Plan for additional travel delays on routes to some popular summer destinations

Several state highways in Olympic Peninsula, Mount Rainier need repairs

OLYMPIA – Travelers headed to Mount Rainier National Park, Ocean Shores, Lake Cushman and other popular summer destinations will want to plan for additional travel delays this year. Construction crews working for the Washington State Department of Transportation will resurface several state highways around the Olympic Peninsula and Pierce County.

Work will begin as soon as Wednesday, July 13 on State Route 113 in Clallam County. The work will continue into early fall.

What travelers can expect

The speed limit will be lowered. Traffic will be reduced to one lane at times with flaggers or pilot cars alternating traffic in each direction through the following work zones:

Clallam County

  • 9 miles of SR 113 generally between US 101 and SR 112 (milepost 0.01 to 9.9).
  • 9 miles of US 101 generally between Wisen Creek Road and Sol Duc Hot Springs Road (milepost 210.4 to 219.6).
  • US 101 where crews will replace expansion joints on both Sol Duc River Bridges.

Grays Harbor County

  • 2 miles of SR 115 between Ocean Shores and SR 109 (milepost 2.2).

Jefferson County

  • 6 miles of SR 116 generally between Indian Island Ferry Road and Fort Flagler Historical State Park (milepost 3.7 to 9.8)
  • 17 miles of US 101 generally between Kalaloch Campground and Hoh River Bridge (milepost 159.4 to 176.6).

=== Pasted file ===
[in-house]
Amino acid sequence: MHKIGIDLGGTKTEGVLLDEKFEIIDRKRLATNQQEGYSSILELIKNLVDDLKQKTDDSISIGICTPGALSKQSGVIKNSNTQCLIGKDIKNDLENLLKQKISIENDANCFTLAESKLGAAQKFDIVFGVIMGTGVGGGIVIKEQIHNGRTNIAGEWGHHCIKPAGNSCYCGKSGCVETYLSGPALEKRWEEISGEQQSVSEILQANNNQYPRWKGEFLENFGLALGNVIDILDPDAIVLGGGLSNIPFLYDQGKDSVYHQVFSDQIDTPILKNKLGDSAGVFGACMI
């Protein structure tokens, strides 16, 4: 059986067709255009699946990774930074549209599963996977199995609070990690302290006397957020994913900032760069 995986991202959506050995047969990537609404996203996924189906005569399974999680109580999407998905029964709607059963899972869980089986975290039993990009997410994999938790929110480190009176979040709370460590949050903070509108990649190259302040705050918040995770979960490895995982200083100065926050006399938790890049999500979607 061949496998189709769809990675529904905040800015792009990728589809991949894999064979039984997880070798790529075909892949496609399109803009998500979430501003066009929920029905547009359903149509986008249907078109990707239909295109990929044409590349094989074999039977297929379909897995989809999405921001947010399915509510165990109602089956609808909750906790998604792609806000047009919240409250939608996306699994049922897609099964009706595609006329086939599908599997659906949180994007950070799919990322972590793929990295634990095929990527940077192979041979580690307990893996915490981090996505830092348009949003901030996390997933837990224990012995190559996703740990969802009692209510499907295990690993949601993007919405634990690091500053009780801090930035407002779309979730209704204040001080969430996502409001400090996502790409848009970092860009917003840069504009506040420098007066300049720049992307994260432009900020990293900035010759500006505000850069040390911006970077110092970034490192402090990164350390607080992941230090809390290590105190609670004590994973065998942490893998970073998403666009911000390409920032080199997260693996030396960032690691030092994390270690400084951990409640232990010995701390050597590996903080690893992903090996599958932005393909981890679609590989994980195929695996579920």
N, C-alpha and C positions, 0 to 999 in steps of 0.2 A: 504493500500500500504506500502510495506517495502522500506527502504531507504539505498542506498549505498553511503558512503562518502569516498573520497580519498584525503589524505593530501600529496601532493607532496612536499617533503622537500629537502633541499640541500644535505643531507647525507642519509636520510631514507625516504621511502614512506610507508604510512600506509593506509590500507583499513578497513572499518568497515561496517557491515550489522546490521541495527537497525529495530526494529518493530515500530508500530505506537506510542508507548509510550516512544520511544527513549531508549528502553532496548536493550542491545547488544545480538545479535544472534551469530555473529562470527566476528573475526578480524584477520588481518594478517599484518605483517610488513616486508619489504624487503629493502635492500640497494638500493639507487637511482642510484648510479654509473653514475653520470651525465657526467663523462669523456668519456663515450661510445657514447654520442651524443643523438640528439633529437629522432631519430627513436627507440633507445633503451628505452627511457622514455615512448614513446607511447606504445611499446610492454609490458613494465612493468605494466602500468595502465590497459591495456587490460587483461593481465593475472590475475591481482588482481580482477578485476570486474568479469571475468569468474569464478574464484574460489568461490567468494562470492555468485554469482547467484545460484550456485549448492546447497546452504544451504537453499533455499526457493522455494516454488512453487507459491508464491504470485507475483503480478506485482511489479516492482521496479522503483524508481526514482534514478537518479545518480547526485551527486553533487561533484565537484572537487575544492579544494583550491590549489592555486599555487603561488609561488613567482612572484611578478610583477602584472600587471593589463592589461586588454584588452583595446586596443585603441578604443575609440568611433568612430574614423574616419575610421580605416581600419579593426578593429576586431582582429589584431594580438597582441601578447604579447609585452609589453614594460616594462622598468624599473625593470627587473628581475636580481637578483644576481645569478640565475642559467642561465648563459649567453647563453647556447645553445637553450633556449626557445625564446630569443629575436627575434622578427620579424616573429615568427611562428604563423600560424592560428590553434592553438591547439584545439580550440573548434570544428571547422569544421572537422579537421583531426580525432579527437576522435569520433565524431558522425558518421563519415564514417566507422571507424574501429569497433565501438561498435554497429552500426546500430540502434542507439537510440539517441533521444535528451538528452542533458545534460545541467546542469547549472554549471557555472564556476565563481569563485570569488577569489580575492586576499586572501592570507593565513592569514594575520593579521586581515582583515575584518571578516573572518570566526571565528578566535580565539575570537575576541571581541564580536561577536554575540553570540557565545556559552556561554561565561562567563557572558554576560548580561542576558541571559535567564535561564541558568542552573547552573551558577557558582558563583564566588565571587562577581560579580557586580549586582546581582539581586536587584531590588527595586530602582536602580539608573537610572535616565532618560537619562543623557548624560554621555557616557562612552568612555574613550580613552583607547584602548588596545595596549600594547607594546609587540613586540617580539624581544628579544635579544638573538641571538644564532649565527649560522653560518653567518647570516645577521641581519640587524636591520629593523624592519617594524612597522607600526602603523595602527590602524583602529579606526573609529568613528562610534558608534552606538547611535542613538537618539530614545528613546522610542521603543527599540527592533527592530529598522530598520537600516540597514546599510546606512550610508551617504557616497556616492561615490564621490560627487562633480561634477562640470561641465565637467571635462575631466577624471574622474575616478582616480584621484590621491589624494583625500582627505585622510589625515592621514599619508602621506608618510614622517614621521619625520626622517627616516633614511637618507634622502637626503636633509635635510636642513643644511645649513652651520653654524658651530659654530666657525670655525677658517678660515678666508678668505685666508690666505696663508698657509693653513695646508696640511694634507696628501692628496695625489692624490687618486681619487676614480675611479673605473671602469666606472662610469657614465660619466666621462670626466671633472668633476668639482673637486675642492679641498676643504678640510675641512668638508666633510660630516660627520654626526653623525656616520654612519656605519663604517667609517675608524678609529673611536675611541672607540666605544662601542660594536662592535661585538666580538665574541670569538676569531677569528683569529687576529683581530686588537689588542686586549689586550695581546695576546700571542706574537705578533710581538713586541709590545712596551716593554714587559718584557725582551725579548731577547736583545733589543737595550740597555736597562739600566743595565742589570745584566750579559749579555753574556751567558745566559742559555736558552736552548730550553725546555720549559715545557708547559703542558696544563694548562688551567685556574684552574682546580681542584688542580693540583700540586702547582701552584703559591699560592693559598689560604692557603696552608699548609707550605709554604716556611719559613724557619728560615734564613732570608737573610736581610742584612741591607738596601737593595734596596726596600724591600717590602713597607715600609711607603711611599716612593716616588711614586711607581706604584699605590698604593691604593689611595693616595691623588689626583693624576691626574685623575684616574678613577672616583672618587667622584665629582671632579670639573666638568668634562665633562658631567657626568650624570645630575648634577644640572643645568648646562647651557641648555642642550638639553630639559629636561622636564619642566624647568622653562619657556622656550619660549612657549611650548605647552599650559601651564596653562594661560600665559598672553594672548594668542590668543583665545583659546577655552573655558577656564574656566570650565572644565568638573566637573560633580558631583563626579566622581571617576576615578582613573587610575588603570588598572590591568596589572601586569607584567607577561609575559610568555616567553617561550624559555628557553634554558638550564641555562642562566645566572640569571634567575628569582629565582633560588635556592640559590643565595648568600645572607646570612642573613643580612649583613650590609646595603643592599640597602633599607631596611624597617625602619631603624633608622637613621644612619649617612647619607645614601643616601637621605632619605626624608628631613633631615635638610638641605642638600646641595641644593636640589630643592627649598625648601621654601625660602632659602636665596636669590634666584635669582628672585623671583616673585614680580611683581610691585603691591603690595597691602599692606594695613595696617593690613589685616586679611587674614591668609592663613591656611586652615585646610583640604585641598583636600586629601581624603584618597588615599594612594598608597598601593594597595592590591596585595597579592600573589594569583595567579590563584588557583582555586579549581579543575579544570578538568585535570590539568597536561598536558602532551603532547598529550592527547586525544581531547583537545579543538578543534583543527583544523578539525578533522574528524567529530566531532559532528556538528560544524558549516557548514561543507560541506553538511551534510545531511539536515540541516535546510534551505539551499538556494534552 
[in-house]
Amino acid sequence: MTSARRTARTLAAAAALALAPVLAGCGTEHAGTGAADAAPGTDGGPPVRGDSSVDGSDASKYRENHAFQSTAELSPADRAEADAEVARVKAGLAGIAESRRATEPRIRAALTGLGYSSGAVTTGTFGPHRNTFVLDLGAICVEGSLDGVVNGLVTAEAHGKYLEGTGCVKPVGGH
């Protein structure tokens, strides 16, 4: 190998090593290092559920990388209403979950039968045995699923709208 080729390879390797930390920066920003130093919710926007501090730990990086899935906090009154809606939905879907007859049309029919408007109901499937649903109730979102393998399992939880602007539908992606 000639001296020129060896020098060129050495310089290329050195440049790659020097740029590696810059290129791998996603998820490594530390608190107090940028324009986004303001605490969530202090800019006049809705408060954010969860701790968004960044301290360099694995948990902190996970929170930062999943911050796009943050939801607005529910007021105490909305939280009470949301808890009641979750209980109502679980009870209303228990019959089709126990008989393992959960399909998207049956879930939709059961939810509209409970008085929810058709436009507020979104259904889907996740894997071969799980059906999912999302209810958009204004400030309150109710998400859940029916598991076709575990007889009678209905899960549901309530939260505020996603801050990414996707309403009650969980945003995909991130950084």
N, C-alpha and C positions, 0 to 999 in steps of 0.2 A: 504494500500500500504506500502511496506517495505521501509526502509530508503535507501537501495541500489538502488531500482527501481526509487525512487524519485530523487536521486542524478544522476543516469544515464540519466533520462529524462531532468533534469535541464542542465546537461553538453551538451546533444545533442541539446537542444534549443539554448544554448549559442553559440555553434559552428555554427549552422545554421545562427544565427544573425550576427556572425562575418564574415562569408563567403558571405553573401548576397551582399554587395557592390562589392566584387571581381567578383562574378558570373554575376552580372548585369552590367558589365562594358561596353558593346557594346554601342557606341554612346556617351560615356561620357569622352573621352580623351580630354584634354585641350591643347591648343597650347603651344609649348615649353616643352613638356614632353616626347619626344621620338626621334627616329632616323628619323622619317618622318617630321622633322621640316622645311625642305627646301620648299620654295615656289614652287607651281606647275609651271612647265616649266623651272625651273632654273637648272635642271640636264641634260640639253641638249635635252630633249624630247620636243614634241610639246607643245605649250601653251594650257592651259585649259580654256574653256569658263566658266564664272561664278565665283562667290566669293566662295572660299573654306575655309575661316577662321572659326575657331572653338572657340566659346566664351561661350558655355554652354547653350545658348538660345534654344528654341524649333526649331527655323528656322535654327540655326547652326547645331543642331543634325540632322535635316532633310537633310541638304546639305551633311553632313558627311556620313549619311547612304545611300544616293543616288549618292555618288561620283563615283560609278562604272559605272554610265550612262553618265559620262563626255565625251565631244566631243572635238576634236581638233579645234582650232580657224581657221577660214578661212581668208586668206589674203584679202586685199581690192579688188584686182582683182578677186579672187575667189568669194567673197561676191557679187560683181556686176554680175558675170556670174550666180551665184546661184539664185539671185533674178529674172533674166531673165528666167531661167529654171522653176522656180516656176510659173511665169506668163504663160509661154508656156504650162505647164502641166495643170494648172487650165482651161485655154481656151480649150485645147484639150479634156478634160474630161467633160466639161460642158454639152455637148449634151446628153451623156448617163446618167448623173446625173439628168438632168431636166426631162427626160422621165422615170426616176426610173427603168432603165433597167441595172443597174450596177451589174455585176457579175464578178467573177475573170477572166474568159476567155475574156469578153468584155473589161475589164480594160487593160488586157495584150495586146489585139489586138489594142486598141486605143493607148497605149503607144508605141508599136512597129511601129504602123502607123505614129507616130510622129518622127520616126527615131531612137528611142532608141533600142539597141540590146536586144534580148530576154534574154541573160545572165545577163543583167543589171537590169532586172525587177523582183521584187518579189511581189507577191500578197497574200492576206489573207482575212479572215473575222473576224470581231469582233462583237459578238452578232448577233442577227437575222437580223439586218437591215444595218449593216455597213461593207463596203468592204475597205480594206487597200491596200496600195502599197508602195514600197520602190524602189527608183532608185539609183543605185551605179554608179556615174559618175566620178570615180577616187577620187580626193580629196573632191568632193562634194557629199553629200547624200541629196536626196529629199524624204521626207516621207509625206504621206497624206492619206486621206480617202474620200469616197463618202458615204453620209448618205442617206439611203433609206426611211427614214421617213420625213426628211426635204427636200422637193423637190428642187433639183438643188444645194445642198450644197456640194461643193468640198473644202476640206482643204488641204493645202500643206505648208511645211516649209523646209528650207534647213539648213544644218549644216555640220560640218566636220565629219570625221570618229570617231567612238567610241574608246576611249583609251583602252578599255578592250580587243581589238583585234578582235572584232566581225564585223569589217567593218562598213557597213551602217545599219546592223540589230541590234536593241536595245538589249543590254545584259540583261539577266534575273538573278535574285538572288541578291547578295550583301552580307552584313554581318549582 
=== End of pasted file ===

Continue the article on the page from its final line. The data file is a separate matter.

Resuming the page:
Mason County

  • 20 miles of SR 106 generally between US 101 and SR 3 (milepost 0.01 to 19.9)
  • 4 miles of SR 119 (Lake Cushman Road) generally between North Lookout Place to Staircase Road (milepost 6 to 10.9)

Pierce County

  • 13.6 miles of SR 706 generally between SR 7 and Mount Rainier National Park (milepost 0.01 to 13.6)

Why do construction during the busy summer travel season?

The Pacific Northwest has a very short window for essential road repairs. This level of resurfacing work to repair and preserve highways requires dry and warm weather. It cannot be done during the region’s cool rainy season. The work requires daylight hours.

The work is managed under two separate construction contracts.

Travelers can get advance information about the work via the WSDOT app and real-time travel map.

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